by Paul West
We live in curious times.
We’re battling the resurgence of the uglier aspects of the human condition, and our own society–aspects many had deluded themselves to believe we’d collectively outgrown. Even in the sports world, which so often gives us glimpses of a better world, we continue to see the same old mistakes and institutional failures: cheating, bigotry, the devaluation of health protocols. But tonight, we saw an example of when sports, as aforementioned, shows us the best of itself–and ourselves. The Seattle Mariners, with one majestic, dramatic moonshot, ended a 21-year playoff drought; and in so doing, they opened the next chapter in an enthralling sports story of joy and resilience.
Mariners fans have seen an enormous range of highs and lows for a relatively new franchise. In the past two decades, they’ve had a stunning number of the best and most exciting players the game has ever seen: Ken Griffey Jr, Ichiro Suzuki, Randy Johnson, Alex Rodriguez, Edgar Martinez, Felix Hernandez, all among the best ever at their positions and all Mariners during their peak or breakout seasons; they’ve had one of the most singularly dominant seasons and teams, in baseball history, in 2001’s 116-win juggernaut that went 4-6 in the playoffs; 2001 was their last playoff appearance, and they’re the only active MLB franchise that’s never even been to a World Series.
In recent years, the Mariners had scuffled between mediocrity and bottom-dwelling, with occasional flashes of promise…until last year they broke through as a late-season Cinderella. Alas, they fell short on the final day of the season…but that tuned out to be merely prologue.
This year, the Mariners were a mix of youth and experience, helmed by an on-the-bubble manager and with a newly acquired ace who, despite being the defending Cy Young winner, people thought might be poised for regression. They were a hard-to-figure mix: promising but unproven youngsters like JP Crawford, Jarred Kelenic, and Julio Rodriguez; other teams’ discarded All-Stars, like Carlos Santana, Jesse Winker, Mitch Haniger, Luis Castillo, and Eugenio Suarez; baseball journeymen like Chris Flexen, who’d gone to pitch in the KBO in 2020 and come back resurgent; a smattering of roleplayers with various strengths. They were clearly a work in progress, and when they hit ten fames under .500 on June 19th, the winds of doubt blew hard…then they discovered their alchemy. They won 14 games in a row, and went 51-23 in their next 74 games. Julio Rodriguez became a breakout star, coming in second in the Home Run Derby while dropping jaws week after week. Ray pitched like an ace, and Flexen and Castillo produced solid outing after solid outing–interspersed with occasional dominance. The Mariners won close and late, with home runs and small ball alike. And on the final weekend of the regular season, in the bottom of the ninth inning of a 1-1 game, they completed their playoff journey as follows: a pinch-hit, full-count walkoff homer by Cal Raleigh, a platoon catcher whose hitting struggles had sent him back to the minors just a few months ago. Per ESPN Stats & Info: Cal Raleigh is the 1st player in MLB history to hit a pinch-hit, walk-off home run to clinch a playoff spot for his team.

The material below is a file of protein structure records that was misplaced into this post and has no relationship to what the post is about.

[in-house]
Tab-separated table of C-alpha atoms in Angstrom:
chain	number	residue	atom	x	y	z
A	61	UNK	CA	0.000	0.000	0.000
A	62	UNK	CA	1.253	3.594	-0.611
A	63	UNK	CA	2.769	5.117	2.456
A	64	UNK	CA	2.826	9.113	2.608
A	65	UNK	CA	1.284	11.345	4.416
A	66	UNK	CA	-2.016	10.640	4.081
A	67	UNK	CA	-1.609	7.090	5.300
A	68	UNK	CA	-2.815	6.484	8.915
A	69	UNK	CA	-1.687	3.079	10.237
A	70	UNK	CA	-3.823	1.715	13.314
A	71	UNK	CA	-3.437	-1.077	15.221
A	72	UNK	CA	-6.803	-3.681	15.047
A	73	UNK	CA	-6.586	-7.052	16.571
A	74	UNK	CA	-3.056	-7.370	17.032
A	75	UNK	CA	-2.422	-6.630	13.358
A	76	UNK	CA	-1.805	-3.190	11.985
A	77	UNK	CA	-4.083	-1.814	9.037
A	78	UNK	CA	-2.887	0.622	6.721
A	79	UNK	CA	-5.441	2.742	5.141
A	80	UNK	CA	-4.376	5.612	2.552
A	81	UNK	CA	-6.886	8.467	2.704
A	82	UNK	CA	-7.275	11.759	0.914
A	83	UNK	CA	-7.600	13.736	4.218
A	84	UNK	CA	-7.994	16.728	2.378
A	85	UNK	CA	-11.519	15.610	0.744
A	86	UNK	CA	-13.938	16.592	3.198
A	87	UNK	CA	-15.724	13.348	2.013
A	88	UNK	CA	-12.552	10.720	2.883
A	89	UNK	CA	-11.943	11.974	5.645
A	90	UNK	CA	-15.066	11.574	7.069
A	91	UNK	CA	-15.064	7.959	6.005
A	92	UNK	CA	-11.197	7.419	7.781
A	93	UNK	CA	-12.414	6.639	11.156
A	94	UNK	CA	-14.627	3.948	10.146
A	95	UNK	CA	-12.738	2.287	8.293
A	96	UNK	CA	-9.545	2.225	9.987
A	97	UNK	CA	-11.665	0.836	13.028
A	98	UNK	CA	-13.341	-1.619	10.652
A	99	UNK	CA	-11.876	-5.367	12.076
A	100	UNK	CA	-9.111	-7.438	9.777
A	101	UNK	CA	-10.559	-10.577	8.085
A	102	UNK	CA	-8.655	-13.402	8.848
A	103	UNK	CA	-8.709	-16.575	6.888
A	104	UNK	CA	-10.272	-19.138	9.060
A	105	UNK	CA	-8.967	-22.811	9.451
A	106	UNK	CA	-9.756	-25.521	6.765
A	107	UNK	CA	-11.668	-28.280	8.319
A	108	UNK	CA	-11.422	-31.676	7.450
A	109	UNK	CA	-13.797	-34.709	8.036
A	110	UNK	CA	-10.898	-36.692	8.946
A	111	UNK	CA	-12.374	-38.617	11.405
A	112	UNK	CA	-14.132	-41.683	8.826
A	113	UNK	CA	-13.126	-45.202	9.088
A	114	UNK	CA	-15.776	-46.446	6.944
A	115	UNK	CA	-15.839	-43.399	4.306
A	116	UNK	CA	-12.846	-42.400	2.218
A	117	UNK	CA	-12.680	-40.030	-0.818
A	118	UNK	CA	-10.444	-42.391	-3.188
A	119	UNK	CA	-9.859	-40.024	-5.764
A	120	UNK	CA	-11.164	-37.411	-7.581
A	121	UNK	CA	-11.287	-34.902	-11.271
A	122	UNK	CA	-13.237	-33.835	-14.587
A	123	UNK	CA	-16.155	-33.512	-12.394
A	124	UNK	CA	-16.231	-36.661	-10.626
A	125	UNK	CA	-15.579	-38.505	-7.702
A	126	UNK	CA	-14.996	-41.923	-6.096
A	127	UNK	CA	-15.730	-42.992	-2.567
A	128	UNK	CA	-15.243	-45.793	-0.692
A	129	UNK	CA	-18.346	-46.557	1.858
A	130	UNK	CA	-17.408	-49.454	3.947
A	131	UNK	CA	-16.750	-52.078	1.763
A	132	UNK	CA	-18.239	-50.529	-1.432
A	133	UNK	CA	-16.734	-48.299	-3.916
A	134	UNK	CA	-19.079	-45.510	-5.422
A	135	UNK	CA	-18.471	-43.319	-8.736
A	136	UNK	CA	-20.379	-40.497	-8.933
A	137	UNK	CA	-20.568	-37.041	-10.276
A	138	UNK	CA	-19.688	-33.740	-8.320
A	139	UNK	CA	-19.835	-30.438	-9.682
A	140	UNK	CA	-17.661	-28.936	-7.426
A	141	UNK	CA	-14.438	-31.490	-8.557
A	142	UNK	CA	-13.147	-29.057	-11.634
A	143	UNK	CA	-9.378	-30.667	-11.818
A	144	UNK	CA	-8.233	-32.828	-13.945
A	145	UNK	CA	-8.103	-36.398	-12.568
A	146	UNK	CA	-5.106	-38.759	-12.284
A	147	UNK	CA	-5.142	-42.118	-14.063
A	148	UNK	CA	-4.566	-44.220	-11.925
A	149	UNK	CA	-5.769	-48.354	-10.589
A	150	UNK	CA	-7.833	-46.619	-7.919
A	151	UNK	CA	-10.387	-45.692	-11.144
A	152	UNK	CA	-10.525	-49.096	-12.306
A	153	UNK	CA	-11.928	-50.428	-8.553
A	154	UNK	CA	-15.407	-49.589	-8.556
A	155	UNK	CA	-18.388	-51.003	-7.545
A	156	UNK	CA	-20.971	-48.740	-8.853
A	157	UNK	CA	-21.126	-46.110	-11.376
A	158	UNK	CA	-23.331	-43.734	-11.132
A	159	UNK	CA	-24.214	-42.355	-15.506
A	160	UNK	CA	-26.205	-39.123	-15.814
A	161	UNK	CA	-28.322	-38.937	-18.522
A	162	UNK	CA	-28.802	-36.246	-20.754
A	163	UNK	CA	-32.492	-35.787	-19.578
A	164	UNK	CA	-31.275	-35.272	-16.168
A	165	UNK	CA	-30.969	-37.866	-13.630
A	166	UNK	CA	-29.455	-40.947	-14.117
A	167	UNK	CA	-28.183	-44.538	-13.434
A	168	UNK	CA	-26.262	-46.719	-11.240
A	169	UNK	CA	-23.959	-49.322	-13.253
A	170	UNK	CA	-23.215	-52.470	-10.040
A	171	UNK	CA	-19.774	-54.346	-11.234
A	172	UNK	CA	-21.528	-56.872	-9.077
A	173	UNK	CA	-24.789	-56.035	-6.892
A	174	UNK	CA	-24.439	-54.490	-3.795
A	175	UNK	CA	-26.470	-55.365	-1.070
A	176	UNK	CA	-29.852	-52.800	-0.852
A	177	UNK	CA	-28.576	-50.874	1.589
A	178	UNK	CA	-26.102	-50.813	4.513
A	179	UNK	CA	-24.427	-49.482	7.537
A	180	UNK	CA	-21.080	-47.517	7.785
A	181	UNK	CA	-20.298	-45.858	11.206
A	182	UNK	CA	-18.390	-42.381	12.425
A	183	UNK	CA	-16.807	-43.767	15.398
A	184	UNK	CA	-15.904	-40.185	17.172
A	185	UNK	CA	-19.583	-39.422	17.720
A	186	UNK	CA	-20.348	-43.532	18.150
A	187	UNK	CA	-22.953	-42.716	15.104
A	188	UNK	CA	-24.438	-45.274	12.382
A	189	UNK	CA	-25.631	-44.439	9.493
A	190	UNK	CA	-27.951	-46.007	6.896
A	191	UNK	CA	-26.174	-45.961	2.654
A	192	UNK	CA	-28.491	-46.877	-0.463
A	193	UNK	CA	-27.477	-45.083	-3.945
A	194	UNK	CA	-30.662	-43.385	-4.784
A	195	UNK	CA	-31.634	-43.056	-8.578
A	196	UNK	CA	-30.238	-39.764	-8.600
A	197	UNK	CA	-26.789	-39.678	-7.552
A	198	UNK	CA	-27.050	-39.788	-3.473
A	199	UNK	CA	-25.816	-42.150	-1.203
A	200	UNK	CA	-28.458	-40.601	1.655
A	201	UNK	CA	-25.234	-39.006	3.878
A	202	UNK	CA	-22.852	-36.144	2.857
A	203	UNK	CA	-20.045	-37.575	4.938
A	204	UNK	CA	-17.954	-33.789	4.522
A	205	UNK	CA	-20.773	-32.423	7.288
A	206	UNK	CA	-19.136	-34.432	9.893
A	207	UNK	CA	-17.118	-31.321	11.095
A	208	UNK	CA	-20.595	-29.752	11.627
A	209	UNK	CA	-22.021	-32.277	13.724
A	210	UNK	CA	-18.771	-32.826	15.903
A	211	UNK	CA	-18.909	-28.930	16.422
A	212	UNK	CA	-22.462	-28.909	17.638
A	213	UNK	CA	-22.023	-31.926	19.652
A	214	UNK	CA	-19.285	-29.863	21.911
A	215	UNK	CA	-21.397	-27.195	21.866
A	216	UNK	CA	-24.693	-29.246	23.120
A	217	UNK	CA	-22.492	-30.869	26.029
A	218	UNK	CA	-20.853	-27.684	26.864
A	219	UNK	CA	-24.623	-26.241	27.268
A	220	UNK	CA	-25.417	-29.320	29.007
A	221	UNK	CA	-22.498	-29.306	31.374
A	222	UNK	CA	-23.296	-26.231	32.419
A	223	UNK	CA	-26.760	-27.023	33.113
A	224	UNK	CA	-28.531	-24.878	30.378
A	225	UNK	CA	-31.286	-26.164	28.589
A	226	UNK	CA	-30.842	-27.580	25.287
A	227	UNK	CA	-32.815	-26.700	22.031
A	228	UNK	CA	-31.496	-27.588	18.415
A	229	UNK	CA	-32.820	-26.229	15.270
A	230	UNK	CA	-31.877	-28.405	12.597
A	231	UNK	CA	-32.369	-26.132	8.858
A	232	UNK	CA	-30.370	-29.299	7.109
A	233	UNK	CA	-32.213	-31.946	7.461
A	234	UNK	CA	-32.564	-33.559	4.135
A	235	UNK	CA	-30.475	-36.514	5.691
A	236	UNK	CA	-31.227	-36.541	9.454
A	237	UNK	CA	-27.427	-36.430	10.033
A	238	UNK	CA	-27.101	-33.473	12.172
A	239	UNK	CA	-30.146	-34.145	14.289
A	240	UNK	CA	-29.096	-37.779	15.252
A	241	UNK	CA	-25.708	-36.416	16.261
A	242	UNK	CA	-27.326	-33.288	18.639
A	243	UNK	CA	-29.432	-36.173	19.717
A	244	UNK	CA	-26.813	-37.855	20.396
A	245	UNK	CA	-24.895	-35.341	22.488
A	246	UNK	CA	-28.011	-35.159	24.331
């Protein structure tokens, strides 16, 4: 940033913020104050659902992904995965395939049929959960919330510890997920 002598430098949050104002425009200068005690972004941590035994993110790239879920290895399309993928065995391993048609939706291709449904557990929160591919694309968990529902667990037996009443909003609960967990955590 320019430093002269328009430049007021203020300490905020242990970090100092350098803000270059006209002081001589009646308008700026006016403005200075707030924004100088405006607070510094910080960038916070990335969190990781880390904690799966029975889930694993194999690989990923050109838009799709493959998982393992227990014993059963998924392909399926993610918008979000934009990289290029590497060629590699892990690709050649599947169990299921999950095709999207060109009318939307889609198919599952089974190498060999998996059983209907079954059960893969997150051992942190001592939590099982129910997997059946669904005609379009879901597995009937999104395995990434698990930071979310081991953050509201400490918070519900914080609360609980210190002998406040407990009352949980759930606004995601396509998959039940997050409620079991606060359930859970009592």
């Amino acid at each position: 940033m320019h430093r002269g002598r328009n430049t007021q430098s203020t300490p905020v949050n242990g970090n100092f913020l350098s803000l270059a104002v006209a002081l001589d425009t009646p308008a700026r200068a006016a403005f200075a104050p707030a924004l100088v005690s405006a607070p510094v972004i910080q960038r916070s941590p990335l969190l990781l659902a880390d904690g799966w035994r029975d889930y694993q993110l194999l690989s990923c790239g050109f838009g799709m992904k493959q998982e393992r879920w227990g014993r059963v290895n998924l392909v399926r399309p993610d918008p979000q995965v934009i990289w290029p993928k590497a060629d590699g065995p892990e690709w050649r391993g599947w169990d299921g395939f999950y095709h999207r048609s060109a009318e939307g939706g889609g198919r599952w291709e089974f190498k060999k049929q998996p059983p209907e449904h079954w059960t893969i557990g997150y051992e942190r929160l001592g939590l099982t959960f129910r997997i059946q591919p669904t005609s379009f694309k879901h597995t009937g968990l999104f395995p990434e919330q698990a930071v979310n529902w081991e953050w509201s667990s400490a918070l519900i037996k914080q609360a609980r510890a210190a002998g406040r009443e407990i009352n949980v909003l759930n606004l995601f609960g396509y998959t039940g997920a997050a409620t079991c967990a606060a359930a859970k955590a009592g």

This team’s defining characteristics are resilience, balance, togetherness, and diversity. They have a 32-21 record in one-run games, and a new hero has emerged seemingly every night. They’re a mix of young and old, proven and unproven, and at one point in 2019 they had ten African-American players on their active roster–countering the overblown narrative that said demographic has lost interest in the game. They’re a warm, vibrant, remarkably together bunch, and Scott Servais is a calm, centered, humble manager who lets the players be themselves and flourish as they will.
This has been a great season for baseball in many ways, with storylines–the resurgent, resilient, perennial underdog Mets; Shohei Ohtani bringing us a modern Babe Ruth in the person of a likable Japanese-born star with the smile and athleticism of the aforementioned Griffey, Jr; Aaron Judge, also likable, pushing for Triple Crown and MVP as he clears 61 home runs. But there’s something about the totality of the 2022 Mariners that’s beyond the sum of its parts.
The 2022 Seattle Mariners have embodied the too-seldom actualized spirit of our still-experimental society, and the sport it once called its national pastime: an ethnically and demographically diverse team, characterized by its warmth, resilience, and togetherness, breaks a 21-year playoff drought in singularly dramatic fashion. It’s something you’d see in a movie made to inspire…and no matter how much longer the story runs, it’s exactly the sort of thing the baseball world needed this year.